South Dakota Court allows ‘pink slime’ lawsuit to proceed

The South Dakota Supreme Court is allowing a $1.2 billion defamation lawsuit to proceed against television network ABC over its coverage of a meat product that critics derided as “pink slime.”

The decision on Thursday allows the plaintiffs to potentially depose news anchor Diane Sawyer, two of the networks correspondents and other defendants.

Dakota Dunes-based Beef Products Inc. sued the network in 2012 for its coverage of the meat product the industry calls “lean, finely textured beef.” BPI alleges that the coverage led to plant closures and layoffs because it misled consumers into believing the product was unsafe.

Attorneys for ABC in court filings say the network in each of its broadcasts stated the FDA deemed the product safe to eat.

It just looks disgusting until you kill the beast and thoroughly cook it.

Then, consider the quality of politicians who think this crap is a taste treat.

Thanks, Mike

CO2 hits 400 parts per million, highest monthly average in human history

The World Meteorological Association announced Monday that the average monthly concentration of carbon dioxide (CO2) in the northern hemisphere exceeded 400 parts per million in April, the highest monthly average on record.

A press release from the United Nations’ weather agency says crossing the “threshold is of symbolic and scientific significance and reinforces evidence that the burning of fossil fuels and other human activities are responsible for the continuing increase in heat-trapping greenhouse gases warming our planet.”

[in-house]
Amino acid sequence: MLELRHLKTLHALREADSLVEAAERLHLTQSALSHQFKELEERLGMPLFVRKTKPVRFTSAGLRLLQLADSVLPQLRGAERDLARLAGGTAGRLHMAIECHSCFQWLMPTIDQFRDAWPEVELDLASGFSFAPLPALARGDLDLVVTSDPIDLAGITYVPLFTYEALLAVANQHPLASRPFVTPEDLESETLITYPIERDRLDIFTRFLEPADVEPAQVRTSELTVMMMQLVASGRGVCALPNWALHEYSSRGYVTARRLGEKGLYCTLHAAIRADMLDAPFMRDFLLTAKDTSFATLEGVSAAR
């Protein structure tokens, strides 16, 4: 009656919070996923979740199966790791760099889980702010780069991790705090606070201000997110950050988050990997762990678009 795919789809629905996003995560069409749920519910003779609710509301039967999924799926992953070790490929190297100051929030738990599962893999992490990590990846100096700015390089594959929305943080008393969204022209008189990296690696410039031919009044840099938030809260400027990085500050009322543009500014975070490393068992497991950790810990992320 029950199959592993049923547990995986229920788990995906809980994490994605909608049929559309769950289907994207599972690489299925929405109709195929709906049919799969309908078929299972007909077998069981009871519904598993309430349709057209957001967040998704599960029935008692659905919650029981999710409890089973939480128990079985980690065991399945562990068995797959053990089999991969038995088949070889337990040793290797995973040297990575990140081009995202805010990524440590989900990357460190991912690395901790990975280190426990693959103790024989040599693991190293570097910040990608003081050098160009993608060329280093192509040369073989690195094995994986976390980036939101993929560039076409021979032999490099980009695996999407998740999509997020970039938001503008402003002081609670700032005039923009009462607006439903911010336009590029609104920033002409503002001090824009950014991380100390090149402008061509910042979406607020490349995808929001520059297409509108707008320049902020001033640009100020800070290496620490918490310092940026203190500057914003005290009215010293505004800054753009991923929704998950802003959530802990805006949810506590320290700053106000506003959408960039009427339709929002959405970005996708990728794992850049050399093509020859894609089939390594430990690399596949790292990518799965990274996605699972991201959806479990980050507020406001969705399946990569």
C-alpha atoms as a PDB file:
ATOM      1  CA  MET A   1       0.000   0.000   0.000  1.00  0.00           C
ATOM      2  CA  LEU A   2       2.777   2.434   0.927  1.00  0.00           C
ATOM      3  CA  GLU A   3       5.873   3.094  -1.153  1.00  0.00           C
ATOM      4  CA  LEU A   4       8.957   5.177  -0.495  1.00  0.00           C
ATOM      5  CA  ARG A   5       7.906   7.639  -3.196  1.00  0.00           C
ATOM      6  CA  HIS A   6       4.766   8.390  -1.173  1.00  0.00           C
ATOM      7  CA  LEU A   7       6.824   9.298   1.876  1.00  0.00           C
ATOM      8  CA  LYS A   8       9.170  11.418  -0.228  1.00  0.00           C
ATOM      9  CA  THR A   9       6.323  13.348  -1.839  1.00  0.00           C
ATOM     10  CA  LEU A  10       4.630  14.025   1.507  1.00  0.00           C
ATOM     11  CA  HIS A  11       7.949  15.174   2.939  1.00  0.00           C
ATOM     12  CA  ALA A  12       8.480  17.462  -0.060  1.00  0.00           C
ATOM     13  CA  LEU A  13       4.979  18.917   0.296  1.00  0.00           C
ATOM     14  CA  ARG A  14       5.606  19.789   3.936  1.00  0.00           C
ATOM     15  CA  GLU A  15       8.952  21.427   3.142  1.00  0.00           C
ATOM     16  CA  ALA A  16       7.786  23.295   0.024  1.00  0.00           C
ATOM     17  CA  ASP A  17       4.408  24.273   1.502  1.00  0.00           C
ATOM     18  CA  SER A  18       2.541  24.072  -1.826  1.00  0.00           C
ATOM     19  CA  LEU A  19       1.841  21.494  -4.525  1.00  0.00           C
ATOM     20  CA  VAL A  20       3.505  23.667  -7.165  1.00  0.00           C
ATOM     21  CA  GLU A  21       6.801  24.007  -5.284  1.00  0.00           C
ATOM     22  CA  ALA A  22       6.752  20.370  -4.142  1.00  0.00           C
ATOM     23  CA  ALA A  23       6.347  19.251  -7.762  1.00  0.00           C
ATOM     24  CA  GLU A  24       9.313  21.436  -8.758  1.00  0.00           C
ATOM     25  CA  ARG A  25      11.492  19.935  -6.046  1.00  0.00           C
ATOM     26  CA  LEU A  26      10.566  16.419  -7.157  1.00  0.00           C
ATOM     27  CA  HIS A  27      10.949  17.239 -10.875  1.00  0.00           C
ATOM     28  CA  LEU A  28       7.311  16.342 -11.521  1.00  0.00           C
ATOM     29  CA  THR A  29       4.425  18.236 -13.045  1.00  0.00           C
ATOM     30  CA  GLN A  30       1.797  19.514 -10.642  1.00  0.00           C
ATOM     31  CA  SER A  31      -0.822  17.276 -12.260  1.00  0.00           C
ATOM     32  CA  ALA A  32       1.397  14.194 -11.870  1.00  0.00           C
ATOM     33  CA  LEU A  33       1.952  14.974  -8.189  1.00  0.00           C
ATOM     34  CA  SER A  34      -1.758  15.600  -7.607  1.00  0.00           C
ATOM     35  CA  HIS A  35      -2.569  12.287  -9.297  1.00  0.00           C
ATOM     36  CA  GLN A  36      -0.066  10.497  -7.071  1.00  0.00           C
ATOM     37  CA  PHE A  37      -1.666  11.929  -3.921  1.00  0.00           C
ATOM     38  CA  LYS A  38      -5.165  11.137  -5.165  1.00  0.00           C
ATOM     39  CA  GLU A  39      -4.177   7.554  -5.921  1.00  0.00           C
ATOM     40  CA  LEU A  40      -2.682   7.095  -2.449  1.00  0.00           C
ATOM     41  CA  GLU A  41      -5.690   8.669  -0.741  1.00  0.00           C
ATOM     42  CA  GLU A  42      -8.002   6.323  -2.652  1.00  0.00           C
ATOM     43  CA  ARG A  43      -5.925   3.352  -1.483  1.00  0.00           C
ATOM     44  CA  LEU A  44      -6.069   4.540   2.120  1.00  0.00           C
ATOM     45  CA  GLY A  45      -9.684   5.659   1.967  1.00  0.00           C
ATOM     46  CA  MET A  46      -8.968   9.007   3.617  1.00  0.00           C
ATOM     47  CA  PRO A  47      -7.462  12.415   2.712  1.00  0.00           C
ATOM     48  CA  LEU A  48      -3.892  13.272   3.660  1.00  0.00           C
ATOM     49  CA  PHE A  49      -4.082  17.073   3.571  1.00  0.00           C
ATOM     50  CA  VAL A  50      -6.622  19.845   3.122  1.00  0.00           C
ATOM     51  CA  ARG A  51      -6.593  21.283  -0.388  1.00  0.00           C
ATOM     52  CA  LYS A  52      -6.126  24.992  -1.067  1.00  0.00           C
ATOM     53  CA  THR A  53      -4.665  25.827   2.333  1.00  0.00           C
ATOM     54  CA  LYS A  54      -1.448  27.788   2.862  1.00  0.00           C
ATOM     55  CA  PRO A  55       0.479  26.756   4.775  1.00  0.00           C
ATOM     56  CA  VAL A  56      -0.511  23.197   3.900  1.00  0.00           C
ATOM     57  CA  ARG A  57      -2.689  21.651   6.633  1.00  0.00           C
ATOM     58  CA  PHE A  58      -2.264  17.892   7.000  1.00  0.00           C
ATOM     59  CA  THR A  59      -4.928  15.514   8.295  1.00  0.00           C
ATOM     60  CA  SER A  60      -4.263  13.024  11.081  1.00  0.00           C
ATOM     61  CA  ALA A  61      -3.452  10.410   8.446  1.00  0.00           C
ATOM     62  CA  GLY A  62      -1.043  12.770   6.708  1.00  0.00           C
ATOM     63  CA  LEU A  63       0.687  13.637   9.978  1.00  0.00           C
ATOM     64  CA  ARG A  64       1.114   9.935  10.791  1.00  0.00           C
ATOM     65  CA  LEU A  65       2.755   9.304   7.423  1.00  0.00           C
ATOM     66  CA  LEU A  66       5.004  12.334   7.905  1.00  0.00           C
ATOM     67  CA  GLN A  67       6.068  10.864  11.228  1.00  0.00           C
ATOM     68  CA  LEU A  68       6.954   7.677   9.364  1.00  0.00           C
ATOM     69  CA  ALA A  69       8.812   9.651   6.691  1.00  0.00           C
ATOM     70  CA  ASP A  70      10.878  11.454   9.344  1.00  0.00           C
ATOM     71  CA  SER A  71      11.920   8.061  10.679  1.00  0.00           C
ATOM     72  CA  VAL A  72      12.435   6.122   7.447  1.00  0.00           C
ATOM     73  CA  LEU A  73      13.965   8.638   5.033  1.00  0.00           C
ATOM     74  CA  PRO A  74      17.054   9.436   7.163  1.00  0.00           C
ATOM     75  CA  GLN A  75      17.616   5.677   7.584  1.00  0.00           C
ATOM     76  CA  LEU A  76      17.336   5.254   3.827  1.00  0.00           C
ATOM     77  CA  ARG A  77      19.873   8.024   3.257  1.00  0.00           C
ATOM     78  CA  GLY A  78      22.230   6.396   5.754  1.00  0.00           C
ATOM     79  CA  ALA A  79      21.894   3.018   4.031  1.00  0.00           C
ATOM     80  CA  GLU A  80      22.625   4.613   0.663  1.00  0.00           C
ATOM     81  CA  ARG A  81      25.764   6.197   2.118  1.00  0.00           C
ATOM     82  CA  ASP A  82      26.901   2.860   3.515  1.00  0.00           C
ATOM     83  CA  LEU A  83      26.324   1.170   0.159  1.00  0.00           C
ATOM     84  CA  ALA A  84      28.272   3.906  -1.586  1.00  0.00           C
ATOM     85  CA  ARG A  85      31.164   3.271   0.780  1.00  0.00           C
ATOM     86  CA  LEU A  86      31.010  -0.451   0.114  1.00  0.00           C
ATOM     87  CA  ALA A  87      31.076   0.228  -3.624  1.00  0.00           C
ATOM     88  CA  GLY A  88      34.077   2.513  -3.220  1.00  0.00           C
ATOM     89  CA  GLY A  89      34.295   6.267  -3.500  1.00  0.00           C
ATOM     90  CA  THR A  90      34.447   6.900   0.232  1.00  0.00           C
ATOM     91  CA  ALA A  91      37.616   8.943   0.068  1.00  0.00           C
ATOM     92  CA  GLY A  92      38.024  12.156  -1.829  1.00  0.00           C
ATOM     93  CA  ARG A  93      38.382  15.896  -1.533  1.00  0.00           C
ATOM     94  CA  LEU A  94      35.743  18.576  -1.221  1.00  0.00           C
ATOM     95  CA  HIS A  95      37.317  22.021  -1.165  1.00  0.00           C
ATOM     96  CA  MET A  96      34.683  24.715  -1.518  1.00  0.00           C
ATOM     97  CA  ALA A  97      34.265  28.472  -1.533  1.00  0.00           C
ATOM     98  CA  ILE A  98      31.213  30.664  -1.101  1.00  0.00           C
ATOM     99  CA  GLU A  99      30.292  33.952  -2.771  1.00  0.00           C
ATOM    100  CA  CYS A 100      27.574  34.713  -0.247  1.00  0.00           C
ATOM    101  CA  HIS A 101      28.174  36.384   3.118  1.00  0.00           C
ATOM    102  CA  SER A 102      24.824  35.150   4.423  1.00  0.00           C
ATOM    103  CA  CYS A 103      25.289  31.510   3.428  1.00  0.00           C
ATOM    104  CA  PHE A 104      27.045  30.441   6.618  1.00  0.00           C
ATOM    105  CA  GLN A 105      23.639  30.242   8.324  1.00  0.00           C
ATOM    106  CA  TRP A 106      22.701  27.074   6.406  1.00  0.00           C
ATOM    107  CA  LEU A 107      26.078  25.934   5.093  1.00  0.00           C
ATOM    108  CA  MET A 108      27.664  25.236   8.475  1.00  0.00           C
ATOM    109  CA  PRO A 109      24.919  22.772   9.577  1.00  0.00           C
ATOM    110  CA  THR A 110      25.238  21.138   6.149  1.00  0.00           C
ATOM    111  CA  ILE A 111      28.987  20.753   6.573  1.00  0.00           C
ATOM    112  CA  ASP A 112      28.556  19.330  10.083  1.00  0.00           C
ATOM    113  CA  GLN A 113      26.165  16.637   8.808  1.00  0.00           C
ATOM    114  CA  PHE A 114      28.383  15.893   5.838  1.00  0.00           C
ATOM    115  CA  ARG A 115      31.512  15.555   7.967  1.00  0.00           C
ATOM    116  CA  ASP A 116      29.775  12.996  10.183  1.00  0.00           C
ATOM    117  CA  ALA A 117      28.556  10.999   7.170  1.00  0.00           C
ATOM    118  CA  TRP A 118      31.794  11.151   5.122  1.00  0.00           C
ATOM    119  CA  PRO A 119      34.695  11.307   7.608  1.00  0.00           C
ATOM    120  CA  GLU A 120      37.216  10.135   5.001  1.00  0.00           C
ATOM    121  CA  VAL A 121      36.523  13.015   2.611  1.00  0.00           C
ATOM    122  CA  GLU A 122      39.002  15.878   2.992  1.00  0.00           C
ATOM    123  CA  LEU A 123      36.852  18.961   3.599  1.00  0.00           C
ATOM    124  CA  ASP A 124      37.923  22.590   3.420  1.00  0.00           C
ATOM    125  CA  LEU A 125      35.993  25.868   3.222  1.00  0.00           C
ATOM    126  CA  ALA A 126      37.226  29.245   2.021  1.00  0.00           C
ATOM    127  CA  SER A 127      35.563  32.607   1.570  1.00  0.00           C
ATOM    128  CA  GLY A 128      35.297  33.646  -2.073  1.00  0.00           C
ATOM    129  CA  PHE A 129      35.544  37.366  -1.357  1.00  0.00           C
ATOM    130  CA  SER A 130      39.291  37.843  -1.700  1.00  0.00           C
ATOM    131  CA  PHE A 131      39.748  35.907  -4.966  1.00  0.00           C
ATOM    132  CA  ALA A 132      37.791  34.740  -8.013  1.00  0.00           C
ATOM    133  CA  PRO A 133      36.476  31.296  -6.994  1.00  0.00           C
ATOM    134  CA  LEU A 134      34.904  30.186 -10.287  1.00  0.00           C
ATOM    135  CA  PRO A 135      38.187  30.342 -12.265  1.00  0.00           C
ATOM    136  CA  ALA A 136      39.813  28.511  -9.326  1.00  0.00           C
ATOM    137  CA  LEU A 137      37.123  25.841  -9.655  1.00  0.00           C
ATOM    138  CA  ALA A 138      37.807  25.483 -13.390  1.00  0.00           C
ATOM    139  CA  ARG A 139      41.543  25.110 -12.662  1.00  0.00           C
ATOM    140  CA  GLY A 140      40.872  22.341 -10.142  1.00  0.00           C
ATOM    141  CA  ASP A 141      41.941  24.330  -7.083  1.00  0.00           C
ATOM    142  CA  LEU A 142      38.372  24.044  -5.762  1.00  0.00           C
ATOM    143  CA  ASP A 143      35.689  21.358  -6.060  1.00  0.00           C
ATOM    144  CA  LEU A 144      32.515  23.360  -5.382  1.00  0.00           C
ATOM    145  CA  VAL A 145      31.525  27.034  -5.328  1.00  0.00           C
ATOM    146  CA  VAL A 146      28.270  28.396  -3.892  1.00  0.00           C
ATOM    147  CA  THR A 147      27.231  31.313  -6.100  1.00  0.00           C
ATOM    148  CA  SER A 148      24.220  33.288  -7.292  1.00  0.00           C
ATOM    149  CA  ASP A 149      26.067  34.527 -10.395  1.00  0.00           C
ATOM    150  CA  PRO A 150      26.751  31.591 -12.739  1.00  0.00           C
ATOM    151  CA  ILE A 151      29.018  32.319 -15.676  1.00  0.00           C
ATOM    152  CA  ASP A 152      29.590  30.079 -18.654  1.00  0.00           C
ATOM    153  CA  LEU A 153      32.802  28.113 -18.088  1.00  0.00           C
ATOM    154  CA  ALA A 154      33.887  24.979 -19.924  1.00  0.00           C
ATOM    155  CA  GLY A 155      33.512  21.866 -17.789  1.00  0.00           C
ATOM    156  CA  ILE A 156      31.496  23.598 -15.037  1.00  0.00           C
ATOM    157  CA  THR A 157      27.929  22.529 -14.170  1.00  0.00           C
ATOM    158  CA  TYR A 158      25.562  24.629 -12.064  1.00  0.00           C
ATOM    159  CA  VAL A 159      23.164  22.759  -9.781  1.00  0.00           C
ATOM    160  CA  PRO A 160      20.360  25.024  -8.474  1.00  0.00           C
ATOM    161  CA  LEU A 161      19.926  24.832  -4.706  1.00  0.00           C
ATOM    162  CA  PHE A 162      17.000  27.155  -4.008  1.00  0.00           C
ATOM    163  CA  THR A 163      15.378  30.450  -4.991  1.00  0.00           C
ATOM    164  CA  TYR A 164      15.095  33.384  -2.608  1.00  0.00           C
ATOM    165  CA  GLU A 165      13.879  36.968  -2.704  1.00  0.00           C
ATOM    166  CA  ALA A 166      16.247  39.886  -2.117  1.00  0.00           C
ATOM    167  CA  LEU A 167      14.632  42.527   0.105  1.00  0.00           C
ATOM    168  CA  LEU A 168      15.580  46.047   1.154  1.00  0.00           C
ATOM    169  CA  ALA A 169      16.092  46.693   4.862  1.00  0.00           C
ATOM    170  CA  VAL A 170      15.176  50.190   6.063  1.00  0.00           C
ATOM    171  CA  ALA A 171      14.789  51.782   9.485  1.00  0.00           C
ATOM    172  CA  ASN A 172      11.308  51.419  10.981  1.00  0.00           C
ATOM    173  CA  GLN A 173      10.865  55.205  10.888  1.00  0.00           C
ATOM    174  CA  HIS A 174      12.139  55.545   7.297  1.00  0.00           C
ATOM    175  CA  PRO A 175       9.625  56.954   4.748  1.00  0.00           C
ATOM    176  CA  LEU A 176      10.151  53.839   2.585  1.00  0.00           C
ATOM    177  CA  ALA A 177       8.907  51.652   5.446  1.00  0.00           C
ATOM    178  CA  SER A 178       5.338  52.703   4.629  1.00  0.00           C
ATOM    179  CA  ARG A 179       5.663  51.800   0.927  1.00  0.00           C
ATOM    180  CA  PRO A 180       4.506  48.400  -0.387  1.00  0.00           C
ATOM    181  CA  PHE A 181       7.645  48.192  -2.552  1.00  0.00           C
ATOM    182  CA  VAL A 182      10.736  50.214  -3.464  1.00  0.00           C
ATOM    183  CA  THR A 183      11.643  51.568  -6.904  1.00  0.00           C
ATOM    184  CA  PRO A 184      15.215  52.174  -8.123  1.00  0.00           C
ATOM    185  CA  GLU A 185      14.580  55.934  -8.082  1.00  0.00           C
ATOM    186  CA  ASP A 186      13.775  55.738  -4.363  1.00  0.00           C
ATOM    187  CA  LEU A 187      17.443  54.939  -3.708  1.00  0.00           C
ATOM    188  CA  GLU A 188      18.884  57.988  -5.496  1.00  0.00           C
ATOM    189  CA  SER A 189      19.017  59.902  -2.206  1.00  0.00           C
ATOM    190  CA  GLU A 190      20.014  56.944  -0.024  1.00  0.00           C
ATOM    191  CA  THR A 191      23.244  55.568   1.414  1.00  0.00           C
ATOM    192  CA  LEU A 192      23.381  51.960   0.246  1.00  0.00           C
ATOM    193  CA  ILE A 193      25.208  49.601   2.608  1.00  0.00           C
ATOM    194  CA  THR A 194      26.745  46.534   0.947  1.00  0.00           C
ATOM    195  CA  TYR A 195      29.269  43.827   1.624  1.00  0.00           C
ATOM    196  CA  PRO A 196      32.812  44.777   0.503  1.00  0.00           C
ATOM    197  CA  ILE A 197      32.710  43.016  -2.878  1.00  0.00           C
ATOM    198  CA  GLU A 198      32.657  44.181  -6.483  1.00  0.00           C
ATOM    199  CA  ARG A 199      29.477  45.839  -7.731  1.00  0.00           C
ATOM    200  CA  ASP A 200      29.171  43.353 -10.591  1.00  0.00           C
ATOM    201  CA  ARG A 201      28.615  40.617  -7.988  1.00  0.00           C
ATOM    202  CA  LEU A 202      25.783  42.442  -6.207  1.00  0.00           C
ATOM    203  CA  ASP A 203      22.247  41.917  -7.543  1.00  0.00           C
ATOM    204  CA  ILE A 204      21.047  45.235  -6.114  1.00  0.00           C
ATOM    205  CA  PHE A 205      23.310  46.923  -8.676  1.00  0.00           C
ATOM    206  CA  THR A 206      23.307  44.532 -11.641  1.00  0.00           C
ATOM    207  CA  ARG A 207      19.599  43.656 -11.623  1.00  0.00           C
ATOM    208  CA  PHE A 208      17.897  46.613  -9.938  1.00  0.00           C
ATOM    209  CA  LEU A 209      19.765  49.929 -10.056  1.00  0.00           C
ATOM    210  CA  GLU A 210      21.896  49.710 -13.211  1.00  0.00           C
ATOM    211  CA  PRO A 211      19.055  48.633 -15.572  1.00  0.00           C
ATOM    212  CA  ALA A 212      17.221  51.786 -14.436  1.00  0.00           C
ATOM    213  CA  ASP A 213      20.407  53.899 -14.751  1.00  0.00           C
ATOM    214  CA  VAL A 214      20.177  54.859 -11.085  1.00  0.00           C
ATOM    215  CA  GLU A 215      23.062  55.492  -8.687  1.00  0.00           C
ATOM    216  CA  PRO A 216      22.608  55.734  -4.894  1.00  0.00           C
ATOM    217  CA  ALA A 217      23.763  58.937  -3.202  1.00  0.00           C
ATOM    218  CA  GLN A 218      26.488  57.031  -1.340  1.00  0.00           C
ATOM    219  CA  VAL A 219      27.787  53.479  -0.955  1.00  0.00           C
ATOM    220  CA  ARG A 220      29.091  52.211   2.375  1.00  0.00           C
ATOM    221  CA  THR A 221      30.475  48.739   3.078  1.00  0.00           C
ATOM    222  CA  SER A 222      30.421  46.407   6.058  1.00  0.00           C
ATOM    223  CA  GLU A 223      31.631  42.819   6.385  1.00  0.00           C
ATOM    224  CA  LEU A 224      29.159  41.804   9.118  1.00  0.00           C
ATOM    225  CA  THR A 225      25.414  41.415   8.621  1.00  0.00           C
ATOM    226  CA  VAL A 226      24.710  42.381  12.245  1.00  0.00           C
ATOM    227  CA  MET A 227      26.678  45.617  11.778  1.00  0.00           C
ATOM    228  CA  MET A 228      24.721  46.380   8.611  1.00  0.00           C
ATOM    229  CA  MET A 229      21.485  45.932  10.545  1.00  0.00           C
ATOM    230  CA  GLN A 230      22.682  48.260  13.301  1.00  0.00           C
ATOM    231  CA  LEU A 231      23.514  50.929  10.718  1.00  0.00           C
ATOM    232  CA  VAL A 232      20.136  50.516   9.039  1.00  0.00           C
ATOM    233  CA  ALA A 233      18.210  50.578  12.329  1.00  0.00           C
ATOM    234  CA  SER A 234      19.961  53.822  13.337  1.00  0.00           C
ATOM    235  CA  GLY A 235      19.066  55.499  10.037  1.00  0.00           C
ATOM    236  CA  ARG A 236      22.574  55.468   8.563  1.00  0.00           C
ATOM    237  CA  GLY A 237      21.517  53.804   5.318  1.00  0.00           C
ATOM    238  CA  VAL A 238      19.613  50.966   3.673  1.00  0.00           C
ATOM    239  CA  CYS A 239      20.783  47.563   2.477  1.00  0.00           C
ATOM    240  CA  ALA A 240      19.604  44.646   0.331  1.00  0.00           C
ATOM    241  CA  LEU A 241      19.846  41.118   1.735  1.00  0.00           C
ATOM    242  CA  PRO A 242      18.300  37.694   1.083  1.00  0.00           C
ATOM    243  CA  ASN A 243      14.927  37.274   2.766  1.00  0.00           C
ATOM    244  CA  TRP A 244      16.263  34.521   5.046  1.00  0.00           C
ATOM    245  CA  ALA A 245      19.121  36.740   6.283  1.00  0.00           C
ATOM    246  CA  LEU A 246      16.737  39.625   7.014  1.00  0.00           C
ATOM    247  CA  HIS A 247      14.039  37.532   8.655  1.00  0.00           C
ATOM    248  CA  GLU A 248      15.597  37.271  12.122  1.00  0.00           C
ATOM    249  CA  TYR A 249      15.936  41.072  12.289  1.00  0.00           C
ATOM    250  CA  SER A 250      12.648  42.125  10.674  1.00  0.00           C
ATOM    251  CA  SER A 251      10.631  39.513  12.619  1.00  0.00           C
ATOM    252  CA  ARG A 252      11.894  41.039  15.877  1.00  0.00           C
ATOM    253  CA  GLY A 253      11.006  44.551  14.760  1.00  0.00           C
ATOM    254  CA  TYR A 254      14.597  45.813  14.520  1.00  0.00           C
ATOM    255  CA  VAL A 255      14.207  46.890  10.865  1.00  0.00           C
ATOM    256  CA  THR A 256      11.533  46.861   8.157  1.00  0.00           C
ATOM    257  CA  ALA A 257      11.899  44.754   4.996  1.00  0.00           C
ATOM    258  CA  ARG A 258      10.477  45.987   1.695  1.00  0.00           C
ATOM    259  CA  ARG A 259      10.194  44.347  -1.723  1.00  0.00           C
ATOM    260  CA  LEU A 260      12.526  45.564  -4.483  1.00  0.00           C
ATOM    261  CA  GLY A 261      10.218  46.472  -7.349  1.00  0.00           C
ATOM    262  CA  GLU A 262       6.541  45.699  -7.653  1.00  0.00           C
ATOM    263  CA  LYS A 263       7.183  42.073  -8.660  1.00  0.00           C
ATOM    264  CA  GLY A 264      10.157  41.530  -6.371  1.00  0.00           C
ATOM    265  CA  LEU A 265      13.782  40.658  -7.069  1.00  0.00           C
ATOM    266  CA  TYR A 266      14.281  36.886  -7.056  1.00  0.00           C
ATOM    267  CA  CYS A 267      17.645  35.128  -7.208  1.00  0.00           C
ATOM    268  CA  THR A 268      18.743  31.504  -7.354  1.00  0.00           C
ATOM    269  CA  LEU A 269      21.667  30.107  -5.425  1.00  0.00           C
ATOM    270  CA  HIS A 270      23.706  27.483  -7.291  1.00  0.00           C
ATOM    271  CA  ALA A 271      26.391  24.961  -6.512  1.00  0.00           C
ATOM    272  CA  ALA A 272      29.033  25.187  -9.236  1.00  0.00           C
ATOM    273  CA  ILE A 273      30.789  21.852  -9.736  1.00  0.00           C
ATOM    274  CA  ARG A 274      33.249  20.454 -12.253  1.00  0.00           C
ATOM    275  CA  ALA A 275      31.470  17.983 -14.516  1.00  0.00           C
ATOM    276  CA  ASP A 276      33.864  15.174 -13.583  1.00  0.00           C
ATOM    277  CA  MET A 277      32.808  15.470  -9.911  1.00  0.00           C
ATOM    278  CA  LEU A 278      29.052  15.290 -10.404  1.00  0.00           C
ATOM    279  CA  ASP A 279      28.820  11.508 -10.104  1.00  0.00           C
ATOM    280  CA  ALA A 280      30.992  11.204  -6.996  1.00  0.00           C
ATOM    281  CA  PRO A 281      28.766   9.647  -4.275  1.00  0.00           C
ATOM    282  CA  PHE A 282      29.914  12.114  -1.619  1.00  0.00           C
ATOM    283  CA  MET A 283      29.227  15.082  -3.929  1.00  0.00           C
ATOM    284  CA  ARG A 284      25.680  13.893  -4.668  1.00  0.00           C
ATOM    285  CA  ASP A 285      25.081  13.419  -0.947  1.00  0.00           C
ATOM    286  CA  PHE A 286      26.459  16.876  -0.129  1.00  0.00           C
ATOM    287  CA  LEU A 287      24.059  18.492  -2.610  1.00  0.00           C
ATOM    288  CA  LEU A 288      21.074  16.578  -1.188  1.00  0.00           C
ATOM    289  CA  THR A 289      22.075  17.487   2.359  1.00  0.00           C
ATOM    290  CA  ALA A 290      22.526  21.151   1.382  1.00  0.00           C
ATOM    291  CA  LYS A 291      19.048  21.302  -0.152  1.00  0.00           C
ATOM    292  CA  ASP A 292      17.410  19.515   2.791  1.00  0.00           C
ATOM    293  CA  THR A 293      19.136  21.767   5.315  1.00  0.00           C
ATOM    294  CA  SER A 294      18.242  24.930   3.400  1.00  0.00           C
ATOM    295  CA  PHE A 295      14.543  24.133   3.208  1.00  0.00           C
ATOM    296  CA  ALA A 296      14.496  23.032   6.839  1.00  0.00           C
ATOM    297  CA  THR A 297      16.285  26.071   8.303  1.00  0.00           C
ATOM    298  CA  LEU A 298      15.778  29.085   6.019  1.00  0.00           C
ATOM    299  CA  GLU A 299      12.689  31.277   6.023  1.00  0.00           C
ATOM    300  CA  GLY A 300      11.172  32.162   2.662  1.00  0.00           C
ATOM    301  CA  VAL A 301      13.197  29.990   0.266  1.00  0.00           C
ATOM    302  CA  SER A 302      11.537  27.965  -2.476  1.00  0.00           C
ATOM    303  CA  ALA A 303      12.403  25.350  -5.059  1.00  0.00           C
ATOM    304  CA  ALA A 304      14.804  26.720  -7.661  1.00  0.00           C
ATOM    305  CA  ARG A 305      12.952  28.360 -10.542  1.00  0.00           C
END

According to the WMO’s release, CO2 levels have risen more than 40 percent, up from pre-industrial levels of around 278 ppm, since human’s began burning fossil fuels. CO2 can remain in the atmosphere for hundreds of years, longer still in the oceans. Because plants absorb more carbon dioxide during summer months when their foliage is more dense and plentiful, CO2 levels fluctuate from season to season and tend to peak in the spring. The northern hemisphere, due to higher levels of human industrial activity than the southern hemisphere, tends to have a more pronounced seasonal cycle.

But even with April’s reading representing a seasonal peak, Earth’s atmosphere hasn’t seen levels as high as 400 ppm for millions of years.

“This should serve as yet another wakeup call about the constantly rising levels of greenhouse gases which are driving climate change. If we are to preserve our planet for future generations, we need urgent action to curb new emissions of these heat trapping gases,” WMO Secretary-General Michel Jarraud said…”Time is running out.”

Scientists are essentially conservative in the methodology they choose to analyze the real world; but, they are relentless. While skeptics prance about and prate this week’s talking points from the Koch Bros and the other fossil fuel barons – real science moves steadily onward. There may be dialectical moments of sharp new understanding. In general, though, the core characteristic is step-by-step until a qualitative level is raised.

And then the process starts anew.

Reserve junk science politics for philistines who put profits before people’s needs.

The Edward Snowden interview with NBC’s Brian Williams

Click to reach interview at NBC News site

Of course, there is a commercial before you get to part 1. And NBC News offers a page full of government punditry trying to counter the Snowden revelations. Just because Brian Williams scored the beat of the year with his interview of Edward Snowden – and did it in a fashion worthy of Edward R. Murrow – doesn’t transform NBC/Universal/ComCast into a bastion of free speech and democracy.

They’re covering their butts in predictable fashion.